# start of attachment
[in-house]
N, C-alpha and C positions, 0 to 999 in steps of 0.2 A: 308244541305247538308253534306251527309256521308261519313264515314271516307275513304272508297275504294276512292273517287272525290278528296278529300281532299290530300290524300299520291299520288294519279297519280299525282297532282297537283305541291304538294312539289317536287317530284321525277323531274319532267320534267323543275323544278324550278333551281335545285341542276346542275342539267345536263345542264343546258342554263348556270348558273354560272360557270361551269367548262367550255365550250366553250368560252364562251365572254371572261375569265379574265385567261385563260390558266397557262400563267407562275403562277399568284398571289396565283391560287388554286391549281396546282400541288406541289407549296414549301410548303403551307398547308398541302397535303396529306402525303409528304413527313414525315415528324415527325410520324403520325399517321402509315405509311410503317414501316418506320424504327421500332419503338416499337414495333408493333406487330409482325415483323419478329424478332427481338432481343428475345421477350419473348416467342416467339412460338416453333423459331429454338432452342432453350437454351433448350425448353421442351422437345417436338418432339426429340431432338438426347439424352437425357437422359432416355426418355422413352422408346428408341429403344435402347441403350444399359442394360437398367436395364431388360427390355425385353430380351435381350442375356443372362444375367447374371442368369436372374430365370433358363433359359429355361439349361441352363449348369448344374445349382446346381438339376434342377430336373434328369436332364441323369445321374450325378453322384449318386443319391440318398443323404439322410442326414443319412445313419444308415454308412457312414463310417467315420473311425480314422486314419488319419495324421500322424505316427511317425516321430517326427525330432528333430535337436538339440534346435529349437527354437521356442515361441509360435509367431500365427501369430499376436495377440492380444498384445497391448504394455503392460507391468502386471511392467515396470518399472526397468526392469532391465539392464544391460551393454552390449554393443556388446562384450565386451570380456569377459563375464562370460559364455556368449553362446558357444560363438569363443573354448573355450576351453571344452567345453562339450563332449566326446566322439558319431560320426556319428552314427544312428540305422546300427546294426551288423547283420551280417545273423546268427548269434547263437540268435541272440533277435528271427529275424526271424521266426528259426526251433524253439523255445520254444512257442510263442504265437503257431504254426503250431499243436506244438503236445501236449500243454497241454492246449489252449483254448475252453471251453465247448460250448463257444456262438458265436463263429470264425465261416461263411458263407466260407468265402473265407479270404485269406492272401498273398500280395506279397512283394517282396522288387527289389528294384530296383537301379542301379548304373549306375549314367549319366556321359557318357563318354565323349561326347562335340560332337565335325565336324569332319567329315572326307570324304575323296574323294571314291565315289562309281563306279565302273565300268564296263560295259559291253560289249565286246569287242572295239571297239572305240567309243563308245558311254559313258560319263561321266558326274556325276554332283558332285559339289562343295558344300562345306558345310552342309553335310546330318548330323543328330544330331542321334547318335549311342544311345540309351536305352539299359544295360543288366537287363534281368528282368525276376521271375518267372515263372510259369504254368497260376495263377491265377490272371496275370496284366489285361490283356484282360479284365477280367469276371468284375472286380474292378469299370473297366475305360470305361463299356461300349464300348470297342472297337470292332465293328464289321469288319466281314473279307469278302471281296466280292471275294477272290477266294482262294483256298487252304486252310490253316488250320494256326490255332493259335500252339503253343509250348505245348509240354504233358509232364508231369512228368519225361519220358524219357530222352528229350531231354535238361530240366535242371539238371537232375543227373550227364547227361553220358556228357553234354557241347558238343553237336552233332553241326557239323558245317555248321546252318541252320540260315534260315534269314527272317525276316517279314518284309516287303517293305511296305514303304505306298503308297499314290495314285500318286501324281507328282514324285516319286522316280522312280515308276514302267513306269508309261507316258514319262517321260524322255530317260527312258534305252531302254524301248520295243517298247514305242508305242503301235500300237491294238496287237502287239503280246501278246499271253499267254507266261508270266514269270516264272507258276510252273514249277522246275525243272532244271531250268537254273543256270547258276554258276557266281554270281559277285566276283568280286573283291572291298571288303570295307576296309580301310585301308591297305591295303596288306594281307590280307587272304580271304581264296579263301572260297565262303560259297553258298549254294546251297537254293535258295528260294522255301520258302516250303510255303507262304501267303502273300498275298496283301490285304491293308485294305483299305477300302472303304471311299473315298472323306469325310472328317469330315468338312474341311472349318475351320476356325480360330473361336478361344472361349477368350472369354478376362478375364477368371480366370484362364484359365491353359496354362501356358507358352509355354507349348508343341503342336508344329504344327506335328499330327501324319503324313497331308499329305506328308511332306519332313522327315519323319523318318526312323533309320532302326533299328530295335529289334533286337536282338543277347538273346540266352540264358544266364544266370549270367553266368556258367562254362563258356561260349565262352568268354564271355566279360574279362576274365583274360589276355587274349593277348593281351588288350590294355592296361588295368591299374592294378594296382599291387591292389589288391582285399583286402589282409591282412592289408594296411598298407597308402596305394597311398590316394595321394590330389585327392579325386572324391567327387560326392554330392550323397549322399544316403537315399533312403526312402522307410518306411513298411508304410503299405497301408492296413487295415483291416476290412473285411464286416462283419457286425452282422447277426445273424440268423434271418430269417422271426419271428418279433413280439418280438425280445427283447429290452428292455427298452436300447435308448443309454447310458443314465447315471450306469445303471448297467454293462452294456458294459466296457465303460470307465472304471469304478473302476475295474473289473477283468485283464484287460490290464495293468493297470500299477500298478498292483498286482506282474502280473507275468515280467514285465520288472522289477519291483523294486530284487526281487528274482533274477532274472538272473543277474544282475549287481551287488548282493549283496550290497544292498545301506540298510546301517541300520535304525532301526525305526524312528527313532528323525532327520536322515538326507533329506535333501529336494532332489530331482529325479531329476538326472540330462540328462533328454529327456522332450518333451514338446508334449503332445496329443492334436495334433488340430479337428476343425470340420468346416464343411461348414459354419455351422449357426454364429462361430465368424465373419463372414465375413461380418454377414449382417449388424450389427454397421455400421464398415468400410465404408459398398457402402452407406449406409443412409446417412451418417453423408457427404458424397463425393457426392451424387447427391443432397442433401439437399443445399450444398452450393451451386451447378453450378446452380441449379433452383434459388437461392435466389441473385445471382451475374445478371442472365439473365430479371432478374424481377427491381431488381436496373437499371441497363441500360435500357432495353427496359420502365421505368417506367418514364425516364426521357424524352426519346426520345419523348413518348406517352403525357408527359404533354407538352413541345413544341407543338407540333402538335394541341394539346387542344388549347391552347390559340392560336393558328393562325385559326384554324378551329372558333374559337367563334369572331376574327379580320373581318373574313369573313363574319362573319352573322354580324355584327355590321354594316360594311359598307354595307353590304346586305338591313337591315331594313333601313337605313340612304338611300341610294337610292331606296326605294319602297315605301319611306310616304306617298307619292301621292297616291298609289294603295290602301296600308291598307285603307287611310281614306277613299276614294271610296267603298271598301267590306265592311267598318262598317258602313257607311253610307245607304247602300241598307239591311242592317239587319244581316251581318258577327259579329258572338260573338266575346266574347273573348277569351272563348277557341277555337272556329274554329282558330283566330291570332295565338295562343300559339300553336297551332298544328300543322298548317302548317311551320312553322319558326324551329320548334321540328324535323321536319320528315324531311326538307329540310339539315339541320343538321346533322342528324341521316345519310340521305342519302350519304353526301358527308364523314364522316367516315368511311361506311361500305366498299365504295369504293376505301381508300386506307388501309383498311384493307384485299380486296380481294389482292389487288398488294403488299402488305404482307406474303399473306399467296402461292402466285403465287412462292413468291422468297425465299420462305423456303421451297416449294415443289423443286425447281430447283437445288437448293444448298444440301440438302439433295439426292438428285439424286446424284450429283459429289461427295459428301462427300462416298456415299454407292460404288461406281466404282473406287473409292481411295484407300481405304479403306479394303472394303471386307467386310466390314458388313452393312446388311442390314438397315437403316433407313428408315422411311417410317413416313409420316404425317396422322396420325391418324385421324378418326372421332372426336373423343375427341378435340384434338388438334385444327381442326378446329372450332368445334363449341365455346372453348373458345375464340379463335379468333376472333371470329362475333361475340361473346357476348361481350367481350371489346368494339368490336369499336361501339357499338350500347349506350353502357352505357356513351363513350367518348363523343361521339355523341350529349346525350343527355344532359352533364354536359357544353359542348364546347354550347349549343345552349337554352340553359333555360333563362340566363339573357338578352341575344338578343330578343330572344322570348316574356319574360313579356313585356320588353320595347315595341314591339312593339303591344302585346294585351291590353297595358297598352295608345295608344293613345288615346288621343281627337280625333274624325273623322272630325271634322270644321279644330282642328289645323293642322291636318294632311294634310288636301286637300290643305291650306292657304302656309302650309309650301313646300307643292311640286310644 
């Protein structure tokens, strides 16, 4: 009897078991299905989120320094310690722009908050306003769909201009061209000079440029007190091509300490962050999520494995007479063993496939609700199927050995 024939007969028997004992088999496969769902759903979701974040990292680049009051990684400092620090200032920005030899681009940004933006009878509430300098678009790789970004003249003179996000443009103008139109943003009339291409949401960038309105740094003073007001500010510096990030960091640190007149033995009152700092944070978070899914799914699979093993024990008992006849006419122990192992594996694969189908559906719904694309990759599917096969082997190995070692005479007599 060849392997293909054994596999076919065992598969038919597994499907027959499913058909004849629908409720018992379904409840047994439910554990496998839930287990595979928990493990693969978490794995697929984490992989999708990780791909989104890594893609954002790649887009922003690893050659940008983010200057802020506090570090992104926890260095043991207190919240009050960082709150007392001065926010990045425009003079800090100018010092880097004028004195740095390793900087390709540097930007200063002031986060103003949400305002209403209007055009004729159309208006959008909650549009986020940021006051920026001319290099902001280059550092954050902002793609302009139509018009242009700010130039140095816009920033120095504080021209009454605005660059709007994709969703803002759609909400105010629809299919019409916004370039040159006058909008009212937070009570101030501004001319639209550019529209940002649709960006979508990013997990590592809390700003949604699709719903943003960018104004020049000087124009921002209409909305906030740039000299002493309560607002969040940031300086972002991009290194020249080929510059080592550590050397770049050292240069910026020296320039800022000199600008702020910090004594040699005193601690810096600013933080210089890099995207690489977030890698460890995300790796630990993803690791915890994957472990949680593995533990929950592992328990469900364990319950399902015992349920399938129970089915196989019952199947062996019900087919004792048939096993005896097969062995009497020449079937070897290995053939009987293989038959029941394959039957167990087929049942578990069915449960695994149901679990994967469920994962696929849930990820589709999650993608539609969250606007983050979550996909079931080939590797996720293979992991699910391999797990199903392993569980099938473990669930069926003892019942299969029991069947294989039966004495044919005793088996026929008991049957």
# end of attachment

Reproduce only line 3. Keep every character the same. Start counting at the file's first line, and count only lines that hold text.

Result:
């Protein structure tokens, strides 16, 4: 009897078991299905989120320094310690722009908050306003769909201009061209000079440029007190091509300490962050999520494995007479063993496939609700199927050995 024939007969028997004992088999496969769902759903979701974040990292680049009051990684400092620090200032920005030899681009940004933006009878509430300098678009790789970004003249003179996000443009103008139109943003009339291409949401960038309105740094003073007001500010510096990030960091640190007149033995009152700092944070978070899914799914699979093993024990008992006849006419122990192992594996694969189908559906719904694309990759599917096969082997190995070692005479007599 060849392997293909054994596999076919065992598969038919597994499907027959499913058909004849629908409720018992379904409840047994439910554990496998839930287990595979928990493990693969978490794995697929984490992989999708990780791909989104890594893609954002790649887009922003690893050659940008983010200057802020506090570090992104926890260095043991207190919240009050960082709150007392001065926010990045425009003079800090100018010092880097004028004195740095390793900087390709540097930007200063002031986060103003949400305002209403209007055009004729159309208006959008909650549009986020940021006051920026001319290099902001280059550092954050902002793609302009139509018009242009700010130039140095816009920033120095504080021209009454605005660059709007994709969703803002759609909400105010629809299919019409916004370039040159006058909008009212937070009570101030501004001319639209550019529209940002649709960006979508990013997990590592809390700003949604699709719903943003960018104004020049000087124009921002209409909305906030740039000299002493309560607002969040940031300086972002991009290194020249080929510059080592550590050397770049050292240069910026020296320039800022000199600008702020910090004594040699005193601690810096600013933080210089890099995207690489977030890698460890995300790796630990993803690791915890994957472990949680593995533990929950592992328990469900364990319950399902015992349920399938129970089915196989019952199947062996019900087919004792048939096993005896097969062995009497020449079937070897290995053939009987293989038959029941394959039957167990087929049942578990069915449960695994149901679990994967469920994962696929849930990820589709999650993608539609969250606007983050979550996909079931080939590797996720293979992991699910391999797990199903392993569980099938473990669930069926003892019942299969029991069947294989039966004495044919005793088996026929008991049957």